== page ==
Because of an ongoing investment in rural health care by Sanford Health, patients don’t need to travel hundreds of miles for world-class care.
James “Jim” Wallace, M.D., is a pediatric pulmonologist at Sanford Health in Sioux Falls, South Dakota. He said the emphasis Sanford Health has placed on telemedicine and virtual visits has changed the game for rural patients.
Dr. Wallace said he’s seen firsthand how mileage can put a barrier between patients and providers, especially in North Dakota.
“When we started providing services up in Fargo, it became very apparent that there were a lot of patients in the more rural areas of North Dakota, where it was quite a challenge for them to get to Fargo,” he explained.
Saving patients time and money
Dr. Wallace said there are multiple telemedicine sites in North Dakota, which allow patients easier access to care.
There are telemedicine sites in three North Dakota cities:
- Minot, North Dakota
- Watford City, North Dakota
- Dickinson, North Dakota
“We’ve had about a dozen visits between those three telemedicine sites,” he said. “It’s very impressive because when I look at the amount of time that we’re saving families to travel in those 12 visits, it calculates out to be somewhere around 180 hours of time that we’ve been able to save patients from having to utilize travel.”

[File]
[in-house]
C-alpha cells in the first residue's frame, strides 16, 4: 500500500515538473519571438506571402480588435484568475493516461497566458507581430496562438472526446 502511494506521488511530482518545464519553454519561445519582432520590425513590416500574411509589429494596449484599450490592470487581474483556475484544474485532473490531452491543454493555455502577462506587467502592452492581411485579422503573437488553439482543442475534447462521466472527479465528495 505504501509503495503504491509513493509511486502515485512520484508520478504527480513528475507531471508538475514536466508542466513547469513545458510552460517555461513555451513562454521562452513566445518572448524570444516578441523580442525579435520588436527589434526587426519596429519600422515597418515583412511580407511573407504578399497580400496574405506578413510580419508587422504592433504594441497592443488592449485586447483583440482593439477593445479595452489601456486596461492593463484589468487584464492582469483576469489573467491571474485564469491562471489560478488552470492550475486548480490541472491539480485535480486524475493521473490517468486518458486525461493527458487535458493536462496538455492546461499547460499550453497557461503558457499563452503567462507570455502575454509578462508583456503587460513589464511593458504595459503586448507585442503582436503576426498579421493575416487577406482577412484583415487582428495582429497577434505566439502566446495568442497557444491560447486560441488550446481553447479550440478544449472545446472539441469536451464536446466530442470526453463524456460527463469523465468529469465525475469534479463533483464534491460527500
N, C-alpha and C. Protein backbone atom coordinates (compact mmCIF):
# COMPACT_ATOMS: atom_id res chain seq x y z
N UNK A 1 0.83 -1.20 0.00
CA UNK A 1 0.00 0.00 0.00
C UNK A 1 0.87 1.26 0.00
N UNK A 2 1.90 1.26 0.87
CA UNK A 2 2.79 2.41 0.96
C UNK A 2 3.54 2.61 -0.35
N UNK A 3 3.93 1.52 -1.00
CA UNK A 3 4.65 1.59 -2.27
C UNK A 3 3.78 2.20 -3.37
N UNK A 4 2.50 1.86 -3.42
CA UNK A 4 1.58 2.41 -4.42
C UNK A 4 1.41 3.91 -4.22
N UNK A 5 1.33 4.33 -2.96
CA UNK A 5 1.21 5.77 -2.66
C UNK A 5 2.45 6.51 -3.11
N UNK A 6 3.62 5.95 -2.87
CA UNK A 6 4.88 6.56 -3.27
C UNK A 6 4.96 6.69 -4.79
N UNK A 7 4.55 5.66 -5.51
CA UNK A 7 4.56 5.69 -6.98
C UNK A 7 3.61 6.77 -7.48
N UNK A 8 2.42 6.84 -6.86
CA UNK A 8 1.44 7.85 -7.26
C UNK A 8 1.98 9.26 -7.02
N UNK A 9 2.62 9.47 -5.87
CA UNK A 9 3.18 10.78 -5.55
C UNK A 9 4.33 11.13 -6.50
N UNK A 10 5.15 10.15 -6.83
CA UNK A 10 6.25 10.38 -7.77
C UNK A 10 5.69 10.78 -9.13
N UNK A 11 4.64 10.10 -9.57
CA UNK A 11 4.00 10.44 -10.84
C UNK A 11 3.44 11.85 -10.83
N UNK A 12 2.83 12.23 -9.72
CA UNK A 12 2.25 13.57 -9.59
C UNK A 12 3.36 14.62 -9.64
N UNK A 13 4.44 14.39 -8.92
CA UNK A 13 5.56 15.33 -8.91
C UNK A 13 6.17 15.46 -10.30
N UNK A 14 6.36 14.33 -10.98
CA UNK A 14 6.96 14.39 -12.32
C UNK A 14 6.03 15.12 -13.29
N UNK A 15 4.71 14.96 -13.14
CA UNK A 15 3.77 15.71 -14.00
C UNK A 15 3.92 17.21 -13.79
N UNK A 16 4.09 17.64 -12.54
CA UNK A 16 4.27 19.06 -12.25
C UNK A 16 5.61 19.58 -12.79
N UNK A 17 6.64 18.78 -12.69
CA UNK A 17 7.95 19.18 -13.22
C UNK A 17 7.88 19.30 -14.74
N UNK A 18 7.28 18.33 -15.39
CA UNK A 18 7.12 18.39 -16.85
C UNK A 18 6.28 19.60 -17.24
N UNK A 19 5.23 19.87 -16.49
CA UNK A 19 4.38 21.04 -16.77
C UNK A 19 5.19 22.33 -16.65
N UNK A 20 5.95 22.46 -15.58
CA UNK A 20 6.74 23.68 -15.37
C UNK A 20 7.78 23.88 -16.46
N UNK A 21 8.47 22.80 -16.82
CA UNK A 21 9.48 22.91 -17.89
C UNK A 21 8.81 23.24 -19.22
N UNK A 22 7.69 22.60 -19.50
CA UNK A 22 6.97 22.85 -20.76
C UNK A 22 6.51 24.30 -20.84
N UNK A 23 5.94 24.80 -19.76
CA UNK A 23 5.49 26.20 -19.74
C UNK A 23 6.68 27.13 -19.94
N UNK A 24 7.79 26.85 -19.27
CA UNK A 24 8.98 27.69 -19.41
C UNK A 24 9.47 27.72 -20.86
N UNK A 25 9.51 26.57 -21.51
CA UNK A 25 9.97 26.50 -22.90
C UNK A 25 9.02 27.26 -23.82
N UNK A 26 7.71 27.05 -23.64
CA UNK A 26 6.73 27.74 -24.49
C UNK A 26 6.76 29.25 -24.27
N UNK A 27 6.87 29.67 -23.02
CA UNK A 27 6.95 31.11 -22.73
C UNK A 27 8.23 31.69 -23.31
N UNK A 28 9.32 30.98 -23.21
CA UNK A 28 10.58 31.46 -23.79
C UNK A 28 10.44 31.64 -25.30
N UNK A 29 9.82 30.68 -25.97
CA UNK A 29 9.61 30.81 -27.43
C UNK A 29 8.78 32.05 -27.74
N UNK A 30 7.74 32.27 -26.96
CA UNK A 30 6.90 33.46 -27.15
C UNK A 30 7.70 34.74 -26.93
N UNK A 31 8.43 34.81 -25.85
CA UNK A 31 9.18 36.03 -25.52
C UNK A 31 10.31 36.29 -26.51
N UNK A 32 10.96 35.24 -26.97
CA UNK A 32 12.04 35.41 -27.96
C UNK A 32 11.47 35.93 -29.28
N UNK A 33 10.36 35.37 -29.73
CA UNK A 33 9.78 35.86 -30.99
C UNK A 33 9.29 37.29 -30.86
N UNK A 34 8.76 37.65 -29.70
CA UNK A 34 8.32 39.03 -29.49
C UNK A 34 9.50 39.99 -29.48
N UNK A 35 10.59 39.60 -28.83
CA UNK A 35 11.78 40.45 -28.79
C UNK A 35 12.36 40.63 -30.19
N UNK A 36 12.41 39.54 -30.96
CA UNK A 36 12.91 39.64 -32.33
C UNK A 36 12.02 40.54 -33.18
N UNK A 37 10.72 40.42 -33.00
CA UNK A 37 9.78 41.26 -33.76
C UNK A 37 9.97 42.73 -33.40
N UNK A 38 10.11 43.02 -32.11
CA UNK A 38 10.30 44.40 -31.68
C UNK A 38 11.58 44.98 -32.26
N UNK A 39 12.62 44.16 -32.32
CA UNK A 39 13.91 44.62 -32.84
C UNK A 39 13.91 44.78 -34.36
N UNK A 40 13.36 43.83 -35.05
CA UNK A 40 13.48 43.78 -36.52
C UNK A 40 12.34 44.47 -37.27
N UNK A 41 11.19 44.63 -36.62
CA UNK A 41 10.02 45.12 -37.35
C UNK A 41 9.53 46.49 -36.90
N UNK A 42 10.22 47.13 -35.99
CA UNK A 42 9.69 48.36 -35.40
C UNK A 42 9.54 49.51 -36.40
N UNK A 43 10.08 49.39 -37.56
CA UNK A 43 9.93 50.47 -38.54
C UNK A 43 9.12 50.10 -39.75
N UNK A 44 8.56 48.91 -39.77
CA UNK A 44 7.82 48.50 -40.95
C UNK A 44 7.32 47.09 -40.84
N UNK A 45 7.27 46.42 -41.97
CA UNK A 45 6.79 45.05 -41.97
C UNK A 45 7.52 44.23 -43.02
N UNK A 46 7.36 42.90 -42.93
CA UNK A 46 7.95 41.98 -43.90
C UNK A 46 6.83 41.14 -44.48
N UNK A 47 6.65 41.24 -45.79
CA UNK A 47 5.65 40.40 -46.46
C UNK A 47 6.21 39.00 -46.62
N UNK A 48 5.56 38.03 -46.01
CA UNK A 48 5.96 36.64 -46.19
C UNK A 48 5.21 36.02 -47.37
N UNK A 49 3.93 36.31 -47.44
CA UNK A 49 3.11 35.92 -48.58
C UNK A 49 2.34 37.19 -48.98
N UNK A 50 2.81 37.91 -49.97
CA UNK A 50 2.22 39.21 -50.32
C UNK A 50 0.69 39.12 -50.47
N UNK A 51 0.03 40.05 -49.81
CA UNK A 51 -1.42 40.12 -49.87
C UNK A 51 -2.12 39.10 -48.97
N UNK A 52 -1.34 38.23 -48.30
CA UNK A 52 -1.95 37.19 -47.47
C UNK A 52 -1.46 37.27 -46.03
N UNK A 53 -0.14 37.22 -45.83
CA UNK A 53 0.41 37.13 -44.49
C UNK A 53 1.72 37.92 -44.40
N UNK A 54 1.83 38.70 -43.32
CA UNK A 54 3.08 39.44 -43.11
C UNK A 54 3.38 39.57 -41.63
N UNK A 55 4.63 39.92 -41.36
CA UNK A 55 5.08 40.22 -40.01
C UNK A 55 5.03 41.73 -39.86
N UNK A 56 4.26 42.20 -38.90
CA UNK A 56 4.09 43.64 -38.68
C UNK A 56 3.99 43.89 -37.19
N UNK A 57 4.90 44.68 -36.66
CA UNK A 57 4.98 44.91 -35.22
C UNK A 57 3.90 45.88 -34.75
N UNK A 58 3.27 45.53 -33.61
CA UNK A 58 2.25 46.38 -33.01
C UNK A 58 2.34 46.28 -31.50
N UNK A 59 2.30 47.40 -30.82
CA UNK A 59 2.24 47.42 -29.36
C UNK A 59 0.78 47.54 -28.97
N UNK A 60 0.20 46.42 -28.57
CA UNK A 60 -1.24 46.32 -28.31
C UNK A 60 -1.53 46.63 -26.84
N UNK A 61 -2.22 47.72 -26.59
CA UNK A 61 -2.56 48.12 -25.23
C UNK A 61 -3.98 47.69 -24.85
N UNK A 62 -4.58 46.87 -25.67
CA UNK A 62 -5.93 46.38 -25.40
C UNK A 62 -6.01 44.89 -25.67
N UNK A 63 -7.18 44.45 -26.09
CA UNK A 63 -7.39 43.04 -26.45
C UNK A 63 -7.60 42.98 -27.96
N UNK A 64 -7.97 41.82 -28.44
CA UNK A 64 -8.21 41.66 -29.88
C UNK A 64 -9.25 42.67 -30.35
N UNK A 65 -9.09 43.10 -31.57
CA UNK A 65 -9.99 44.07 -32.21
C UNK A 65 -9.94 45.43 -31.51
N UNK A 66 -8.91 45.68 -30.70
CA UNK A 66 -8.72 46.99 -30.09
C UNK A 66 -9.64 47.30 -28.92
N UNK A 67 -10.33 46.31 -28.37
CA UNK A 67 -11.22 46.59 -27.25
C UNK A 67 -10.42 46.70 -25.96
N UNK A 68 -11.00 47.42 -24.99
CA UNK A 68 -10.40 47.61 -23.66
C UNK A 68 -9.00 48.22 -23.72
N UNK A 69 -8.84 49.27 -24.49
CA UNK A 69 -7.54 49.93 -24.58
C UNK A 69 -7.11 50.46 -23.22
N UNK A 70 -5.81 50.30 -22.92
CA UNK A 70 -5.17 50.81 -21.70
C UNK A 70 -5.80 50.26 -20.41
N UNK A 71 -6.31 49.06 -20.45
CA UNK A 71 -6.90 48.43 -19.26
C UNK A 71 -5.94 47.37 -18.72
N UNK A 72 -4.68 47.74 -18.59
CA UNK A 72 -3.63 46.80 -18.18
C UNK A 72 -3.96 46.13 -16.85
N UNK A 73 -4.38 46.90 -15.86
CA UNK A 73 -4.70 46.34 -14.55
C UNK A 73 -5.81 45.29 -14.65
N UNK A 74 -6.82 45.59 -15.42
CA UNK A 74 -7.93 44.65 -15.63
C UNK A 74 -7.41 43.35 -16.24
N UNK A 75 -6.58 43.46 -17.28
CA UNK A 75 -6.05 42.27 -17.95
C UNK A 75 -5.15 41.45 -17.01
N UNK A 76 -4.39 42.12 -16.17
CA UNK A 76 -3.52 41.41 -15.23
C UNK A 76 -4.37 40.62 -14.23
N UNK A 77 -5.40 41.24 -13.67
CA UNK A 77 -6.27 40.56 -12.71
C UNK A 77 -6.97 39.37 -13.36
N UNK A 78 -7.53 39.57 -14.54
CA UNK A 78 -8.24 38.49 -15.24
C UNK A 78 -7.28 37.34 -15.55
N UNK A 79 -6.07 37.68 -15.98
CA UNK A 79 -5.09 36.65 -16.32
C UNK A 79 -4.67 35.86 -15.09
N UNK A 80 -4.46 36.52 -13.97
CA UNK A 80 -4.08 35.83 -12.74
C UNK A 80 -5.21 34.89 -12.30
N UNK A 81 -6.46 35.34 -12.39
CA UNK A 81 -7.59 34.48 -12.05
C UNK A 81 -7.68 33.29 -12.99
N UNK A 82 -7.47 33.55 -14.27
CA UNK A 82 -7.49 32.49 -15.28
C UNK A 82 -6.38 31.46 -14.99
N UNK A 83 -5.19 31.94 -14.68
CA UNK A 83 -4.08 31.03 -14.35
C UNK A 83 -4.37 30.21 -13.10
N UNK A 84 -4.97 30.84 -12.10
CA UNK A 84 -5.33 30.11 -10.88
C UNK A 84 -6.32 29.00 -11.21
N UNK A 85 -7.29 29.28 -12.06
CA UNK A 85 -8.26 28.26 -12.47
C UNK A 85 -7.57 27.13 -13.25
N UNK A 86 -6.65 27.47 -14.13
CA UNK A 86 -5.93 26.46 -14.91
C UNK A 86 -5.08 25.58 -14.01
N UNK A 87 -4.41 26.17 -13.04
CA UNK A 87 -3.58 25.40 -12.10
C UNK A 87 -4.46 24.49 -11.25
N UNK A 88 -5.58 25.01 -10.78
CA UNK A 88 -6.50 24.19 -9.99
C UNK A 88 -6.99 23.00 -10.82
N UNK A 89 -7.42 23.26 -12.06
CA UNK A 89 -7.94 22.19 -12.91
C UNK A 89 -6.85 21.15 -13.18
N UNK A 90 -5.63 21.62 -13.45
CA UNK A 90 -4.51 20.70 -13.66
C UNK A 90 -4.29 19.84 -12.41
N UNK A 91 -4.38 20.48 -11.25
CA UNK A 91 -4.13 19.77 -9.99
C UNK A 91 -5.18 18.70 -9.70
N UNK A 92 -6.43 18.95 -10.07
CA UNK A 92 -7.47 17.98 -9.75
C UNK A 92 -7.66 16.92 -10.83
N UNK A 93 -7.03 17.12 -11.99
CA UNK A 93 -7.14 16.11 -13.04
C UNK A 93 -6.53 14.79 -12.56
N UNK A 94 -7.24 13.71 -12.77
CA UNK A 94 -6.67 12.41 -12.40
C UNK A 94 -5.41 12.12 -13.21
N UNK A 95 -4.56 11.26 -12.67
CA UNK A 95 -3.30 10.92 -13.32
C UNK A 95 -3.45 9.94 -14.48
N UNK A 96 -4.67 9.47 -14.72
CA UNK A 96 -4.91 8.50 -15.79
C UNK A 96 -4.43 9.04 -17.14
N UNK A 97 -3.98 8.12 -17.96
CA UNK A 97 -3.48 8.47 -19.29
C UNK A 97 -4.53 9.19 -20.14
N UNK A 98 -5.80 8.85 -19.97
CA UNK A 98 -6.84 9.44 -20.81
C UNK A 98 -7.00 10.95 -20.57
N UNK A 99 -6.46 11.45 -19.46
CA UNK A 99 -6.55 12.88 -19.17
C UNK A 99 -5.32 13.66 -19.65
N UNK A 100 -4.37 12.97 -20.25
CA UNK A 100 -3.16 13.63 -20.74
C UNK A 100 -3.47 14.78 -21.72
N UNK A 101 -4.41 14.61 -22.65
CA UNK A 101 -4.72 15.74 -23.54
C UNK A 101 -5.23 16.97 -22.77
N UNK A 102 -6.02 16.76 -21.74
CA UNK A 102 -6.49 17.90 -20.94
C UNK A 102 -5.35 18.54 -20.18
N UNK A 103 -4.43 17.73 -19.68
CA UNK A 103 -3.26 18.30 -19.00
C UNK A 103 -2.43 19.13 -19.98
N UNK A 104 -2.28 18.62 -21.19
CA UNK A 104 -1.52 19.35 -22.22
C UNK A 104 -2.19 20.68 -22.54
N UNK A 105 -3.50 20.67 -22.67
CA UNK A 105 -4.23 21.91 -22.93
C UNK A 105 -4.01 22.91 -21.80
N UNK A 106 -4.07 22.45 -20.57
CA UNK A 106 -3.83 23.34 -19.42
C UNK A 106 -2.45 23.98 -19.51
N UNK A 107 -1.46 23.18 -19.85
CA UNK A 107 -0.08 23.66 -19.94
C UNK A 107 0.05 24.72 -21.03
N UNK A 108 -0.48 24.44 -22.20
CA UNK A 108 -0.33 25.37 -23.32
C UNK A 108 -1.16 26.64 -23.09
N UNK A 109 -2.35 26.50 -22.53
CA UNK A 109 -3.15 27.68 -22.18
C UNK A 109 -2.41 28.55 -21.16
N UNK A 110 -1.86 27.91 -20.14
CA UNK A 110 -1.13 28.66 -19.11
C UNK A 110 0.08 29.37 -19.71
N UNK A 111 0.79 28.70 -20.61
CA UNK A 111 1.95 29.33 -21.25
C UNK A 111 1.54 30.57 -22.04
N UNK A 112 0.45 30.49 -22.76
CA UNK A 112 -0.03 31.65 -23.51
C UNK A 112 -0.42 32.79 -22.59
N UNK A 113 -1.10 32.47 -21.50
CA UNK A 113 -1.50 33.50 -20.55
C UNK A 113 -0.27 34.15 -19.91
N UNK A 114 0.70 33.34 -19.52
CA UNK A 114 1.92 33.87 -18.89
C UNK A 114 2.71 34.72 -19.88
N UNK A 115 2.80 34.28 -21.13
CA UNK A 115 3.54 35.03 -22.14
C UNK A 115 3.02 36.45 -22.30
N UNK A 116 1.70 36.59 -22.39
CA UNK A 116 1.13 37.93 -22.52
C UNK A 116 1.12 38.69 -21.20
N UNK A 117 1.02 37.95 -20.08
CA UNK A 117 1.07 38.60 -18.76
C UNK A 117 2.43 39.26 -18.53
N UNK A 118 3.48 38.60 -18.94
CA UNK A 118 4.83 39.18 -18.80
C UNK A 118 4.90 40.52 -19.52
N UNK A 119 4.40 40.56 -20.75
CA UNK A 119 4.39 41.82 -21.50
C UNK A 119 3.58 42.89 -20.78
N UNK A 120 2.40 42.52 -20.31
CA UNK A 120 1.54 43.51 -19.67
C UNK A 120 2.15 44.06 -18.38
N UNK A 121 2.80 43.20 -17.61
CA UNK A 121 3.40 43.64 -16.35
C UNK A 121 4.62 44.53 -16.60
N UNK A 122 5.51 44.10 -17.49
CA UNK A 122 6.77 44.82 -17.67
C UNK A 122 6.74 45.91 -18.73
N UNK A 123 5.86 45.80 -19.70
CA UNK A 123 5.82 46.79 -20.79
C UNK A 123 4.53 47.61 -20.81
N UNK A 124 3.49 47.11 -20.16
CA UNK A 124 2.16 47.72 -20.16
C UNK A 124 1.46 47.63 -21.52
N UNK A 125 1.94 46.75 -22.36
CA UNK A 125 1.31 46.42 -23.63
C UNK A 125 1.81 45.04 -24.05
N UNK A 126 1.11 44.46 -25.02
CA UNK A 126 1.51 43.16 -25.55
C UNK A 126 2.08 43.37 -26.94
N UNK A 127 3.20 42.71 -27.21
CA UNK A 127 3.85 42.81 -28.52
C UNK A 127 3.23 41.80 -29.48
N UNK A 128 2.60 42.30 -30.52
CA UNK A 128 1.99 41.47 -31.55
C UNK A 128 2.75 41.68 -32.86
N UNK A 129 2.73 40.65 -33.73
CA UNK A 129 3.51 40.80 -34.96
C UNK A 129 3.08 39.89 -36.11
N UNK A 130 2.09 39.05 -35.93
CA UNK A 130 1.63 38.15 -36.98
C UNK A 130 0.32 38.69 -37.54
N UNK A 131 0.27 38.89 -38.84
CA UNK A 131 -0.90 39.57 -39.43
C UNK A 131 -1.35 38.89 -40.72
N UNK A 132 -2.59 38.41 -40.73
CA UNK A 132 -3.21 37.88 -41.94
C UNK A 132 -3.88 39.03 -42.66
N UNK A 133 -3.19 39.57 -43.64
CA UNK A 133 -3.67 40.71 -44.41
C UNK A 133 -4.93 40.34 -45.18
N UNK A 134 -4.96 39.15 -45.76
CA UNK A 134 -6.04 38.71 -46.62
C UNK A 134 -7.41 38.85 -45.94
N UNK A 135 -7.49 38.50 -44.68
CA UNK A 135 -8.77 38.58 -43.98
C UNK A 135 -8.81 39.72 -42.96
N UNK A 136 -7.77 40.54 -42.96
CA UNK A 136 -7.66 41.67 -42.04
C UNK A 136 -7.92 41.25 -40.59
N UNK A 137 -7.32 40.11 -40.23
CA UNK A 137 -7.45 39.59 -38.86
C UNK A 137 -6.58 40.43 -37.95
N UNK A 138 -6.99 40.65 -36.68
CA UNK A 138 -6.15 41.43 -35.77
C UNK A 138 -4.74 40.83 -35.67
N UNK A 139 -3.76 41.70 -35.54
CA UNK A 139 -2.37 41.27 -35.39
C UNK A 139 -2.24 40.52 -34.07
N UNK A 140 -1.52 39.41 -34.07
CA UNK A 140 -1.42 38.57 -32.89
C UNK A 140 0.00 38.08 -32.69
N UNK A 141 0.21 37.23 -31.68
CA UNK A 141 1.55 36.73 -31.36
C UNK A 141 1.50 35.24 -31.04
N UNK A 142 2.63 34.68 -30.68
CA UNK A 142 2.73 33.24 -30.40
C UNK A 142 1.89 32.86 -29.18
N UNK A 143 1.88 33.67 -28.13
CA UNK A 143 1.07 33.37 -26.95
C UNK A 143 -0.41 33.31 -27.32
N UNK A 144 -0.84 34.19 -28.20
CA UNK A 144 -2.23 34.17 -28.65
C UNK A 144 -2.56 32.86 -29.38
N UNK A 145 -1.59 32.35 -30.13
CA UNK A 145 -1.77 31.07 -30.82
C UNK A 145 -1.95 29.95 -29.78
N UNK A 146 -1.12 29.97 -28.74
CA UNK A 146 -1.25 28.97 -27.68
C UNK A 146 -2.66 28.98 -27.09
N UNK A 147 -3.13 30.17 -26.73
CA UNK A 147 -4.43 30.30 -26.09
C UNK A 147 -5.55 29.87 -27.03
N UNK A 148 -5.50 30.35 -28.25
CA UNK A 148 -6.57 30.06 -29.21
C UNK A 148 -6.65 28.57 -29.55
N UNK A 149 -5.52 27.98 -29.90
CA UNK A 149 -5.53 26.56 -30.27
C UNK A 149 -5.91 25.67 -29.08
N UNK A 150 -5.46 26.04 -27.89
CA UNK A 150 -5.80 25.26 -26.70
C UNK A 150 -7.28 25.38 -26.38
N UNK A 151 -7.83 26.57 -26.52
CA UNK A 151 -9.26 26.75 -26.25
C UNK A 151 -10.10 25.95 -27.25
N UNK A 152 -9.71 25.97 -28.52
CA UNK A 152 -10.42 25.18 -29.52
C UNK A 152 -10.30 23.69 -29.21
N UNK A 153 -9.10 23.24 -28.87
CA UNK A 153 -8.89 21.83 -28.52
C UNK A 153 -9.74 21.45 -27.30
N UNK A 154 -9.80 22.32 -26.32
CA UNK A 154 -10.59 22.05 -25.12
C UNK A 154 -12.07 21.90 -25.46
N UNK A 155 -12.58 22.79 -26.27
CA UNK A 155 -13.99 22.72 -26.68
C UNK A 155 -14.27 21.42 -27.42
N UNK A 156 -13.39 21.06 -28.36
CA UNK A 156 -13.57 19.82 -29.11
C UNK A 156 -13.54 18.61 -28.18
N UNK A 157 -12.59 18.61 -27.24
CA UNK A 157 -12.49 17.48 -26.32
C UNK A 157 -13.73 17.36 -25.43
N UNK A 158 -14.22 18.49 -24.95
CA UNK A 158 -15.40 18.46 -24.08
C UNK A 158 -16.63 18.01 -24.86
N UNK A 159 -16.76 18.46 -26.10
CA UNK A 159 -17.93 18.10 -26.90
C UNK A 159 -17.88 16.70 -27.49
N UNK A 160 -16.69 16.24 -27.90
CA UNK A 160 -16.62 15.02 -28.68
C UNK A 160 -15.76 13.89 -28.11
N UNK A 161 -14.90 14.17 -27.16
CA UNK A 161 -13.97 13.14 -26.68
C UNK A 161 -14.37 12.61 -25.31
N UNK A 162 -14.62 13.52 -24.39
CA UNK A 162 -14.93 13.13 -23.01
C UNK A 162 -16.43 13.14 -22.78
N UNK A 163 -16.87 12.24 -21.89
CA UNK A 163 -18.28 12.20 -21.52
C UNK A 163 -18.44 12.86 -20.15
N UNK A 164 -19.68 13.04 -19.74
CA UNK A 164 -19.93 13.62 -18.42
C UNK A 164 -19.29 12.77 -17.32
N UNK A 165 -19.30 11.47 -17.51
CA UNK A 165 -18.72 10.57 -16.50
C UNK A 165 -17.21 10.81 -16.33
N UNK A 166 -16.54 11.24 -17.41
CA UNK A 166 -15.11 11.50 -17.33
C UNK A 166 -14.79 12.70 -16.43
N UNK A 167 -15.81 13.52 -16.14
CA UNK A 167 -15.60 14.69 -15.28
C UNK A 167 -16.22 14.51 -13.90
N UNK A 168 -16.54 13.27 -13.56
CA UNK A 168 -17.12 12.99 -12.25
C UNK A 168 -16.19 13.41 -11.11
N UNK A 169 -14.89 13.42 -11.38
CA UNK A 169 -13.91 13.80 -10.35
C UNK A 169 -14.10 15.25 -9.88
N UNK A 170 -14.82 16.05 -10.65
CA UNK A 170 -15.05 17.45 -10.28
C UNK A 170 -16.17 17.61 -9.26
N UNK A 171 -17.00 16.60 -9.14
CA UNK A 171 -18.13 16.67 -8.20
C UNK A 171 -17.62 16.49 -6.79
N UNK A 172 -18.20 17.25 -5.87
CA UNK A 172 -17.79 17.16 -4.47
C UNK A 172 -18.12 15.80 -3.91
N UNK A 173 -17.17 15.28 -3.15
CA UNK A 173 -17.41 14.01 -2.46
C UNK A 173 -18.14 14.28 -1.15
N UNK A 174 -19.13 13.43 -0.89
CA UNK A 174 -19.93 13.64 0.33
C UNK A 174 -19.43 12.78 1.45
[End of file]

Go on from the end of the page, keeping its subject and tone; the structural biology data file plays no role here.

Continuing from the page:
Tech keeps providers, patients connected
You may think, “How can a pediatric pulmonologist see patients virtually?” The technology allows doctors and nurses, like pediatric nurse practitioner Deb Hickman, to hear a patient’s heartbeat and lungs essentially through a webcam.
“We have a device that is connected virtually through our electronic health care platform. There’s a stethoscope mode (for hearing a patient’s heart, lungs, bowels), and otoscope mode (for looking into a patient’s ears).
“So, I could look at an ear of a patient that’s 600 miles away. If you need to see something up close, there’s a device where you can put a tongue blade on it, so I could take a look at the back of a patient’s throat,” Hickman said.
Hickman explained there’s always a health care professional with the patients on the other end. So, if they need help or Hickman needs help, a trained professional is there.
She said the usage of telemedicine and virtual visits prove Sanford Health is committed to meeting patients wherever they are.
“This is a huge game-changer for patients,” Hickman said. “Sometimes our patients are driving round-trip 1,200 miles. So, for me to be able to walk into the room, and they’re on the other side of a computer screen, it means patients don’t have to miss two days of work. They didn’t just spend several hours in a car with young children. Kids aren’t missing school. There’s no financial cost of a hotel and meals. So, it makes a really big impact on access to care for those folks that are in rural areas.”
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